Wildlife in the Forest

The Forest of Dean is famous for its large population of free roaming sheep derived from many breeds and include welsh mountain, speckled faced or cheviots with the occasional kerry or ryeland.

"Ship Badgers" is a Forest term for the residents who claim to have ancient rights to graze sheep freely. The sheep have been around for hundreds of years and are likely to continue to be part of the Forest scenery.

In Norman times, the Forest was protected as a games reserve where red, roe and fallow deer and wild boar were hunted. These became extinct by the 14th century, and so did the wolf of the wildland, their natural predator. Today, it is only fallow deer that can be found, and very occasionally, a roe deer is spotted. Deer can be seen throughout the year, but the best time to hear them is in Autumn during the mating season or 'rut'. Early morning or dusk is the time when you are most likely to see deer in the Forest as during the day, they lay up in the undergrowth.

Badgers centre their life around their underground home or sett, emerging after sunset for food.

Smaller animals shelter in the trees and pastures including grey squirrels, voles, hedgehogs, foxes and dormice. There are several species of bats recorded within the Forest of Dean district and they are protected. The pipistrelle, noctule and long-eared bat are the most common species.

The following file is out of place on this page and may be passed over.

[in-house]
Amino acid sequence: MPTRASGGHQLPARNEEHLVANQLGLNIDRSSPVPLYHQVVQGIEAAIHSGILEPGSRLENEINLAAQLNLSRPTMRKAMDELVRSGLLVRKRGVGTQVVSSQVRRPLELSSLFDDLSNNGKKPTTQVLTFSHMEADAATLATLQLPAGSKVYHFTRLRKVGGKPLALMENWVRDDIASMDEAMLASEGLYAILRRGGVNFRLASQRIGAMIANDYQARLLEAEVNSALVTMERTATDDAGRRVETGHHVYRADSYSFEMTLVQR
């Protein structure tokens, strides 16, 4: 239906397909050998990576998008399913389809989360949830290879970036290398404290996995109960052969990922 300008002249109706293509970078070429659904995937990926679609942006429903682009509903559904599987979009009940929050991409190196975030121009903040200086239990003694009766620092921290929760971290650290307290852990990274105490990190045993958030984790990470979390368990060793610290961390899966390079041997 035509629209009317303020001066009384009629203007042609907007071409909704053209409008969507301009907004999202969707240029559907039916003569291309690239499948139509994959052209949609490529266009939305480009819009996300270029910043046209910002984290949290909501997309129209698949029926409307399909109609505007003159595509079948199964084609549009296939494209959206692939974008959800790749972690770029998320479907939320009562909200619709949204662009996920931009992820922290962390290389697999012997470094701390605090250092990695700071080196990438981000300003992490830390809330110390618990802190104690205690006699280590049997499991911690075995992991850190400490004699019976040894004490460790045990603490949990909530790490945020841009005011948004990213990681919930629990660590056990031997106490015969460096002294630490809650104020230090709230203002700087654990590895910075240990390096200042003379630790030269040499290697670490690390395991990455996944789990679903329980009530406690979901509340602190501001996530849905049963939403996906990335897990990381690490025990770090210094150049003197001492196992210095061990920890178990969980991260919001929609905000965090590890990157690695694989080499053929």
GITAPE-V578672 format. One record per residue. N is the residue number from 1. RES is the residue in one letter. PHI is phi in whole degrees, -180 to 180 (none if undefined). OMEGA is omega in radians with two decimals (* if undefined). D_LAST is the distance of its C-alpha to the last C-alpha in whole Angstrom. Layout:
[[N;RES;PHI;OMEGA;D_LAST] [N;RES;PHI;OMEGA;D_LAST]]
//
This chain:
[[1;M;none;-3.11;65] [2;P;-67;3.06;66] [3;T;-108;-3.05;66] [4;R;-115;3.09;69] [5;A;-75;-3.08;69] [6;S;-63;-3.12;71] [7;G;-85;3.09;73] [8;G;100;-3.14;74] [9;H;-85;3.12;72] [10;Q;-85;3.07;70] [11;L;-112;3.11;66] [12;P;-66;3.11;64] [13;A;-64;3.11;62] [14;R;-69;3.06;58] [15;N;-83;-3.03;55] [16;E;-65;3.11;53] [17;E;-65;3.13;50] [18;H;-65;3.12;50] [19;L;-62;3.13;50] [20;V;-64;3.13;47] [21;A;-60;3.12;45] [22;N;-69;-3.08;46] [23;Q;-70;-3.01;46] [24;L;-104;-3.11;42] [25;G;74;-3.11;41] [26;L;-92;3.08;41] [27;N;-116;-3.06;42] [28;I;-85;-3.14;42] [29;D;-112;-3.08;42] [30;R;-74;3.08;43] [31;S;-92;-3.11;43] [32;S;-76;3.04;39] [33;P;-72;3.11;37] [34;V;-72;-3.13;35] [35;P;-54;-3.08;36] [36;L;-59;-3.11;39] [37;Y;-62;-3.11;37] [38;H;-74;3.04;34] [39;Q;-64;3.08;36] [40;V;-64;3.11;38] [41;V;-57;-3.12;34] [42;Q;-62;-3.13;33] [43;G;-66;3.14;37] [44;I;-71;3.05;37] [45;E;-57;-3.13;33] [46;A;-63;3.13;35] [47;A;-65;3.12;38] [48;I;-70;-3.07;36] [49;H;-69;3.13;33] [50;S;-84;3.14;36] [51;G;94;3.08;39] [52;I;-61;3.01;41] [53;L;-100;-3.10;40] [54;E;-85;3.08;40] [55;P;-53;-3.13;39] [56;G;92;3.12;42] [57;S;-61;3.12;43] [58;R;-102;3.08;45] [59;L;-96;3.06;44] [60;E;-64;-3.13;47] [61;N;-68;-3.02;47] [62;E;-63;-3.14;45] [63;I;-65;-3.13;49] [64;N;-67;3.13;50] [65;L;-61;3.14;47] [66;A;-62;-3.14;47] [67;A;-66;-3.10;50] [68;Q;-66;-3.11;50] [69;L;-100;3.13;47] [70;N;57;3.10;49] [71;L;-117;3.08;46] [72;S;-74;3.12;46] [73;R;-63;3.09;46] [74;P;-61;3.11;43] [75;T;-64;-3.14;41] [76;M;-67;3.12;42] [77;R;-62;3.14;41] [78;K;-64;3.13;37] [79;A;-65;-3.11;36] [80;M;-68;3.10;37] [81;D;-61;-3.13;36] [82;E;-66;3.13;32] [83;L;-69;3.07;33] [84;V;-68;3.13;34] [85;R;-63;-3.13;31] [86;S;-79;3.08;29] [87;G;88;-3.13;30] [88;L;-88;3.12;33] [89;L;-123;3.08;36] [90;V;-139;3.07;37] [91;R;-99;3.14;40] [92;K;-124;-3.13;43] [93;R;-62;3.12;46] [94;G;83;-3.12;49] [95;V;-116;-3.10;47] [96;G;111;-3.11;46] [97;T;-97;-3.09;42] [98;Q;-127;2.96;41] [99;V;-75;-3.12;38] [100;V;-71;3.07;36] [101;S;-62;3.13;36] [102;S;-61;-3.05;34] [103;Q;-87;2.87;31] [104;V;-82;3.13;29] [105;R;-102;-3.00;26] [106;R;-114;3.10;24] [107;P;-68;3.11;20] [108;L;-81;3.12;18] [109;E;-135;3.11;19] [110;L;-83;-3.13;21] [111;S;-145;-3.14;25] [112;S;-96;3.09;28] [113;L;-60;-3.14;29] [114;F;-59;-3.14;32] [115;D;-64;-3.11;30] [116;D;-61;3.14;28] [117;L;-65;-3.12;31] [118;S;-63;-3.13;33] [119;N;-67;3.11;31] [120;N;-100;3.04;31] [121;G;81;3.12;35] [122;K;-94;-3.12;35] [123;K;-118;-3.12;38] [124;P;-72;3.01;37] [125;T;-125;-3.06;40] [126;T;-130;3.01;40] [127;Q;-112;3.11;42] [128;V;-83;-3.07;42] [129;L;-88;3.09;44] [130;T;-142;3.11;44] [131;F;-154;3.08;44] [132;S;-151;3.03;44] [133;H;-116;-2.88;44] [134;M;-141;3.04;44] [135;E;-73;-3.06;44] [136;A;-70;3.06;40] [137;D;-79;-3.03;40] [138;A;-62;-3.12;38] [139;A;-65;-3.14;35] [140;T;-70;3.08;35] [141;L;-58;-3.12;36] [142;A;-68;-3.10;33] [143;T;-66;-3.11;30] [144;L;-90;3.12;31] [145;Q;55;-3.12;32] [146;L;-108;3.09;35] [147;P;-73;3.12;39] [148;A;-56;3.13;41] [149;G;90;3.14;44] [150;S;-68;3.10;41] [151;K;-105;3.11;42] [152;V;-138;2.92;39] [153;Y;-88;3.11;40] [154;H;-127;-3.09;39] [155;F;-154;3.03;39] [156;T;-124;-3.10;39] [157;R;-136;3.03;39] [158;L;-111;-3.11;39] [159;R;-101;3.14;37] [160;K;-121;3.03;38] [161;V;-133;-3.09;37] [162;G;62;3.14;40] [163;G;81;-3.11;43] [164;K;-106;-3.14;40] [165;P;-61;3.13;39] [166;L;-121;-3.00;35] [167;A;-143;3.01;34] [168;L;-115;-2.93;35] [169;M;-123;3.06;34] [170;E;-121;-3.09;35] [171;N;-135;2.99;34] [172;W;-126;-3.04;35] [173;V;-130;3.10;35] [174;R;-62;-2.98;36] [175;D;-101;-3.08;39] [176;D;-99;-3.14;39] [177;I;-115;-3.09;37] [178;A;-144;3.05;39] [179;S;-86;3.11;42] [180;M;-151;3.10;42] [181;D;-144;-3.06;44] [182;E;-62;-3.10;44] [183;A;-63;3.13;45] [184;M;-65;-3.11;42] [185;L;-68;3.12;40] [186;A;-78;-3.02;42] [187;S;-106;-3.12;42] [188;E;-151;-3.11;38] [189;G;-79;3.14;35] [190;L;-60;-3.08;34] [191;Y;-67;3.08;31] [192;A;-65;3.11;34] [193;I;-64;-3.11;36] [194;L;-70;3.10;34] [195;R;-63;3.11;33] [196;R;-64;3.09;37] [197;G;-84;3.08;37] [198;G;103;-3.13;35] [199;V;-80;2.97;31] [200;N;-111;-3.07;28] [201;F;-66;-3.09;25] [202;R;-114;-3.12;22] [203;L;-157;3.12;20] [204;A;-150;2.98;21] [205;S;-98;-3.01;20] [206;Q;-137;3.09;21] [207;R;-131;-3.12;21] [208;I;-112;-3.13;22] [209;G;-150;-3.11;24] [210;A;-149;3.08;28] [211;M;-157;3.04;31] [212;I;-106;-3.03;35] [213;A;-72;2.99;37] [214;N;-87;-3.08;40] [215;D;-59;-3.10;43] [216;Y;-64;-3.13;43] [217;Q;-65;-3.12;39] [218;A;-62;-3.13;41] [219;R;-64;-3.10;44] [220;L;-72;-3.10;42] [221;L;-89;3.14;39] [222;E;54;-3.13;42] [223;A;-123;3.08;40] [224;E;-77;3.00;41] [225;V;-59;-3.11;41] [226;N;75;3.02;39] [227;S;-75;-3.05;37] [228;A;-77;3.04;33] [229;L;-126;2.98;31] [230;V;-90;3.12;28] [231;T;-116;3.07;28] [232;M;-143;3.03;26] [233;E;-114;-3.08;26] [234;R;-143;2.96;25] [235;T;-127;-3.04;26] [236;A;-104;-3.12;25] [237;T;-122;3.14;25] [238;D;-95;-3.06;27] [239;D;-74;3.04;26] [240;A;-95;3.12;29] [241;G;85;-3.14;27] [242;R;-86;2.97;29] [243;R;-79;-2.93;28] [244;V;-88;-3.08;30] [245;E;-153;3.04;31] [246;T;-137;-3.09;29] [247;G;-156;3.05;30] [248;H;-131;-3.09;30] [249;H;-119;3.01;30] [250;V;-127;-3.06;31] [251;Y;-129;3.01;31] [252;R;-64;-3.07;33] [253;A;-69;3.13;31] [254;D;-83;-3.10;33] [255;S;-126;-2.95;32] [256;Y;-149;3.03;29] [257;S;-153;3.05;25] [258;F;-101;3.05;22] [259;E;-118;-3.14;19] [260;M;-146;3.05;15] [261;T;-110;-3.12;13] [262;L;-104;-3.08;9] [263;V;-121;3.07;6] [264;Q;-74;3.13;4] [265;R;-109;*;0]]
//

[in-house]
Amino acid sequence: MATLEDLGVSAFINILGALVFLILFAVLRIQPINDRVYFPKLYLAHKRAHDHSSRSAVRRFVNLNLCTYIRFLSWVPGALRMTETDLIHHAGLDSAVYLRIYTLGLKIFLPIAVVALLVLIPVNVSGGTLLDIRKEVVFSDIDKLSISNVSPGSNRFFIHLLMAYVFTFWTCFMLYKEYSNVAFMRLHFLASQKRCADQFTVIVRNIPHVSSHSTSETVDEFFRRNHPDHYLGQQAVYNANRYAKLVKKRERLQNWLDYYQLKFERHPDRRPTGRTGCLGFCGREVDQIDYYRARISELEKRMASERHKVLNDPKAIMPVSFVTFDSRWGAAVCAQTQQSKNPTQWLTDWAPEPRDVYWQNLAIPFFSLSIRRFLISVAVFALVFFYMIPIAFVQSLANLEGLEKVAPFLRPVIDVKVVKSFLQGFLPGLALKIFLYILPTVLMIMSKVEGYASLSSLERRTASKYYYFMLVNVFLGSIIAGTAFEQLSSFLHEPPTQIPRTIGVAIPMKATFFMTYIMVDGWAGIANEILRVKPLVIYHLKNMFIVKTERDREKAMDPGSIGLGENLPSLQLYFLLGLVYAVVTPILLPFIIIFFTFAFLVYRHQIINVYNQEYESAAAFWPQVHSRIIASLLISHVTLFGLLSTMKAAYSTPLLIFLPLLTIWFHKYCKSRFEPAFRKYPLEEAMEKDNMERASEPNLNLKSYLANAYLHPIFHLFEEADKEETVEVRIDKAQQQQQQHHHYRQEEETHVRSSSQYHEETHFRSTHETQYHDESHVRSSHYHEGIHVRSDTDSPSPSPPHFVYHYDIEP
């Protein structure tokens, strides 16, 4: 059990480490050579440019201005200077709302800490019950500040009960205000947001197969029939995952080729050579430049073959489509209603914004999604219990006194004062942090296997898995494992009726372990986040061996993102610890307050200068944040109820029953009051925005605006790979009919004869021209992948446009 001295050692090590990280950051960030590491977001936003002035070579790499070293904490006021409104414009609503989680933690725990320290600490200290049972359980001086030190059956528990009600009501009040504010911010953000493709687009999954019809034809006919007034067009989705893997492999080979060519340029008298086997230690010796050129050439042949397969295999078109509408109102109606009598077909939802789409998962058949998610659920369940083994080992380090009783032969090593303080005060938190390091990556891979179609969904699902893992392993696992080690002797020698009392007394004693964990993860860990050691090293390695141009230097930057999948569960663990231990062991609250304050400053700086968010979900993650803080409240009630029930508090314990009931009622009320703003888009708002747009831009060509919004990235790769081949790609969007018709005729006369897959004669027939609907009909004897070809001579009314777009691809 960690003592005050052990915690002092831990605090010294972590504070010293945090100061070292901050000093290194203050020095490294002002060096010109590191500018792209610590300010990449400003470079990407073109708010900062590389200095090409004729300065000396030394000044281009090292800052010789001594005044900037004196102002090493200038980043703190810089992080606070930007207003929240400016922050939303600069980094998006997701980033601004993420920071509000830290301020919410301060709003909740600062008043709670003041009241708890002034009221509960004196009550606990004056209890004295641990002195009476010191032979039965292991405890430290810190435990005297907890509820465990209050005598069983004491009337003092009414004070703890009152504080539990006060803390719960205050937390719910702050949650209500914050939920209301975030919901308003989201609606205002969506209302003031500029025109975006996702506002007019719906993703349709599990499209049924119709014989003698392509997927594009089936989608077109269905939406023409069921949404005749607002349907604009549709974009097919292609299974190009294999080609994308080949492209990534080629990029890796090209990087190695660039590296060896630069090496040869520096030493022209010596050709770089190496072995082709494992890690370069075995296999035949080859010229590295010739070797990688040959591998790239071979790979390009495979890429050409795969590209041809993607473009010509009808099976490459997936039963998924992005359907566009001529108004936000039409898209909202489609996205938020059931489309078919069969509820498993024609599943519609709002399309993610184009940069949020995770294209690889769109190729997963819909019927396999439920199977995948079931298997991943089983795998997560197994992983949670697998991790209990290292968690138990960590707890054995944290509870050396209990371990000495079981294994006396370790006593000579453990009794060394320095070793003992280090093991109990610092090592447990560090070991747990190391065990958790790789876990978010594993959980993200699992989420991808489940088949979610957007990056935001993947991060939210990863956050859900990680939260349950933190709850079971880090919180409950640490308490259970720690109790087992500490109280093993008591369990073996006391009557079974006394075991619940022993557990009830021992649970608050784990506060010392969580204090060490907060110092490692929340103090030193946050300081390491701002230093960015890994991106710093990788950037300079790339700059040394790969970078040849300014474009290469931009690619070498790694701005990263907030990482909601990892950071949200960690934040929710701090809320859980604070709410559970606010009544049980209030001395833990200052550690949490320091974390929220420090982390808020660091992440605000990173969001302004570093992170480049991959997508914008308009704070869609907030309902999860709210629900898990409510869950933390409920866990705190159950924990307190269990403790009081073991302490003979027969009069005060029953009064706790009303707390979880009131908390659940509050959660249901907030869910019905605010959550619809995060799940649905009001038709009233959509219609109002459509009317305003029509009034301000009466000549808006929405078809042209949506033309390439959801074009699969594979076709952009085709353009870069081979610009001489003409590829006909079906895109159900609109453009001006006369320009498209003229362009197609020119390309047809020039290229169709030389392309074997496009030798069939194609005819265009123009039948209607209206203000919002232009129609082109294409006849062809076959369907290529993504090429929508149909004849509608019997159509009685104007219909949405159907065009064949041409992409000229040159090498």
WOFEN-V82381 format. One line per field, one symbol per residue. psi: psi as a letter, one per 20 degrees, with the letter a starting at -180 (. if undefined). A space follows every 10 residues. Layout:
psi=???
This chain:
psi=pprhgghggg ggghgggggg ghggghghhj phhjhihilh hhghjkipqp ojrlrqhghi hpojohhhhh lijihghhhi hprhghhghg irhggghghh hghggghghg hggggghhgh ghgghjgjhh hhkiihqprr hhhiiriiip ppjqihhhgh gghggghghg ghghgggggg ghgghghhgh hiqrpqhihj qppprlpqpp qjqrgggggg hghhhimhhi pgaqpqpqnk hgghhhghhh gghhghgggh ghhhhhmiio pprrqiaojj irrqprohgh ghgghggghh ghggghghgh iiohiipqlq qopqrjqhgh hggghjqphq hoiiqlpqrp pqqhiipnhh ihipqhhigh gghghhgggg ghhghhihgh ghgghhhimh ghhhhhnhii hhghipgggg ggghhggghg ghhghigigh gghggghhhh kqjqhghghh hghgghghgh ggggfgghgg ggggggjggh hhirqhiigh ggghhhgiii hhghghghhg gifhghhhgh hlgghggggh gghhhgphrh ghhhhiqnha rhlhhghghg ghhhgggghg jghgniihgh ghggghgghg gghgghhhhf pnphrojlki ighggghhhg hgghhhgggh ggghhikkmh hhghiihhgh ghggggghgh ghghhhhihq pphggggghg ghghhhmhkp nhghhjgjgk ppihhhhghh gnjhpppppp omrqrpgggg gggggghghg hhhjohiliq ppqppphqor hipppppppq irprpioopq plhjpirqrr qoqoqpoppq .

The Forest of Dean contains most of the nesting birds, which are normally associated with uneven aged, mixed broadleaves, and coniferous woodland of lowland Britain. Unusual features include a few pairs of ravens which occupy the quieter quarries, dippers which nest in the banks and bridges of our streams and the pied flycatcher which nests in natural cavities of the older oaks and readily takes to nestboxes. There is also a population of mandarin ducks which migrate between the lakes in the forest. These actually nest in the trees which is unusual for ducks.

The large oaks of the Forest of Dean individually can support up to 300 different insects and their old hollow branches and trunks have been nest sites to many generations of tawny owls and woodpeckers.

The Forest is home to over thirty different species of butterfly. Specialities include purple hairstreak, white admiral, silver washed fritillary, grizzled skipper and wood white, while open areas support small copper, marbled white, small heath and common blue.